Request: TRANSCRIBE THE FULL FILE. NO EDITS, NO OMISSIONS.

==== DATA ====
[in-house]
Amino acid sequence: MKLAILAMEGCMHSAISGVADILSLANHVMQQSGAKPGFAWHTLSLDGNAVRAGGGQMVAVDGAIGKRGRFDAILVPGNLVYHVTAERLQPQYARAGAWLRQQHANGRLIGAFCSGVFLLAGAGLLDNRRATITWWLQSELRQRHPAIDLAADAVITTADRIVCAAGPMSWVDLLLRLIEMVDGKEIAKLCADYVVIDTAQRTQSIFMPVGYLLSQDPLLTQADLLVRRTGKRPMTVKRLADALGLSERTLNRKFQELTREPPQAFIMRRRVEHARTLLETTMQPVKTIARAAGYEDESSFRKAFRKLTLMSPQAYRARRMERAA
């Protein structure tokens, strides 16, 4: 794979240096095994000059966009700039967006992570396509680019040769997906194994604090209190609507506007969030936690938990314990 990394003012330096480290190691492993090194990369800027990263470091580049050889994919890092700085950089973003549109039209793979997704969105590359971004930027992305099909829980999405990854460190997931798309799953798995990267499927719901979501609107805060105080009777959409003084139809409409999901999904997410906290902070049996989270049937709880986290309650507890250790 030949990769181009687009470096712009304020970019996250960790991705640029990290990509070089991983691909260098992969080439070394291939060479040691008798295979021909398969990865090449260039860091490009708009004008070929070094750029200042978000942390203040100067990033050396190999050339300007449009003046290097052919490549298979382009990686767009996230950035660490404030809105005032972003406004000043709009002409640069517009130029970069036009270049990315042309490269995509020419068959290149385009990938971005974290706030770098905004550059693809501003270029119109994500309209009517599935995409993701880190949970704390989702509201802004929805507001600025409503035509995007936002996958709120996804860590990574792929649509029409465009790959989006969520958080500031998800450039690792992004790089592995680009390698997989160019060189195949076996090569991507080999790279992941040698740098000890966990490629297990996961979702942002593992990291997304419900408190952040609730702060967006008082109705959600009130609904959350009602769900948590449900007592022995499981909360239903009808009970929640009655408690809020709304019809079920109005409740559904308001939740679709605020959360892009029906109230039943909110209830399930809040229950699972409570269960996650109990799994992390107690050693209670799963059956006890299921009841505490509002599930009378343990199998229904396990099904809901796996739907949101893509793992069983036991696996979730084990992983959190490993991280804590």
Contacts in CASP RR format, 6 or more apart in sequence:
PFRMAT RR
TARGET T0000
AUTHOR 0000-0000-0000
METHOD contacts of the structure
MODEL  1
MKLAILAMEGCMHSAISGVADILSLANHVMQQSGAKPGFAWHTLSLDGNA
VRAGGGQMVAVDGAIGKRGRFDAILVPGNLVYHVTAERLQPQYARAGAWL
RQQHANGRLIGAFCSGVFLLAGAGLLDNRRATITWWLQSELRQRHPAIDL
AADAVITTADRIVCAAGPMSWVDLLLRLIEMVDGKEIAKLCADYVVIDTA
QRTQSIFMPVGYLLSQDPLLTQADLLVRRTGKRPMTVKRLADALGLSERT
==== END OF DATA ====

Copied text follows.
[in-house]
Amino acid sequence: MKLAILAMEGCMHSAISGVADILSLANHVMQQSGAKPGFAWHTLSLDGNAVRAGGGQMVAVDGAIGKRGRFDAILVPGNLVYHVTAERLQPQYARAGAWLRQQHANGRLIGAFCSGVFLLAGAGLLDNRRATITWWLQSELRQRHPAIDLAADAVITTADRIVCAAGPMSWVDLLLRLIEMVDGKEIAKLCADYVVIDTAQRTQSIFMPVGYLLSQDPLLTQADLLVRRTGKRPMTVKRLADALGLSERTLNRKFQELTREPPQAFIMRRRVEHARTLLETTMQPVKTIARAAGYEDESSFRKAFRKLTLMSPQAYRARRMERAA
């Protein structure tokens, strides 16, 4: 794979240096095994000059966009700039967006992570396509680019040769997906194994604090209190609507506007969030936690938990314990 990394003012330096480290190691492993090194990369800027990263470091580049050889994919890092700085950089973003549109039209793979997704969105590359971004930027992305099909829980999405990854460190997931798309799953798995990267499927719901979501609107805060105080009777959409003084139809409409999901999904997410906290902070049996989270049937709880986290309650507890250790 030949990769181009687009470096712009304020970019996250960790991705640029990290990509070089991983691909260098992969080439070394291939060479040691008798295979021909398969990865090449260039860091490009708009004008070929070094750029200042978000942390203040100067990033050396190999050339300007449009003046290097052919490549298979382009990686767009996230950035660490404030809105005032972003406004000043709009002409640069517009130029970069036009270049990315042309490269995509020419068959290149385009990938971005974290706030770098905004550059693809501003270029119109994500309209009517599935995409993701880190949970704390989702509201802004929805507001600025409503035509995007936002996958709120996804860590990574792929649509029409465009790959989006969520958080500031998800450039690792992004790089592995680009390698997989160019060189195949076996090569991507080999790279992941040698740098000890966990490629297990996961979702942002593992990291997304419900408190952040609730702060967006008082109705959600009130609904959350009602769900948590449900007592022995499981909360239903009808009970929640009655408690809020709304019809079920109005409740559904308001939740679709605020959360892009029906109230039943909110209830399930809040229950699972409570269960996650109990799994992390107690050693209670799963059956006890299921009841505490509002599930009378343990199998229904396990099904809901796996739907949101893509793992069983036991696996979730084990992983959190490993991280804590």
Contacts in CASP RR format, 6 or more apart in sequence:
PFRMAT RR
TARGET T0000
AUTHOR 0000-0000-0000
METHOD contacts of the structure
MODEL  1
MKLAILAMEGCMHSAISGVADILSLANHVMQQSGAKPGFAWHTLSLDGNA
VRAGGGQMVAVDGAIGKRGRFDAILVPGNLVYHVTAERLQPQYARAGAWL
RQQHANGRLIGAFCSGVFLLAGAGLLDNRRATITWWLQSELRQRHPAIDL
AADAVITTADRIVCAAGPMSWVDLLLRLIEMVDGKEIAKLCADYVVIDTA
QRTQSIFMPVGYLLSQDPLLTQADLLVRRTGKRPMTVKRLADALGLSERT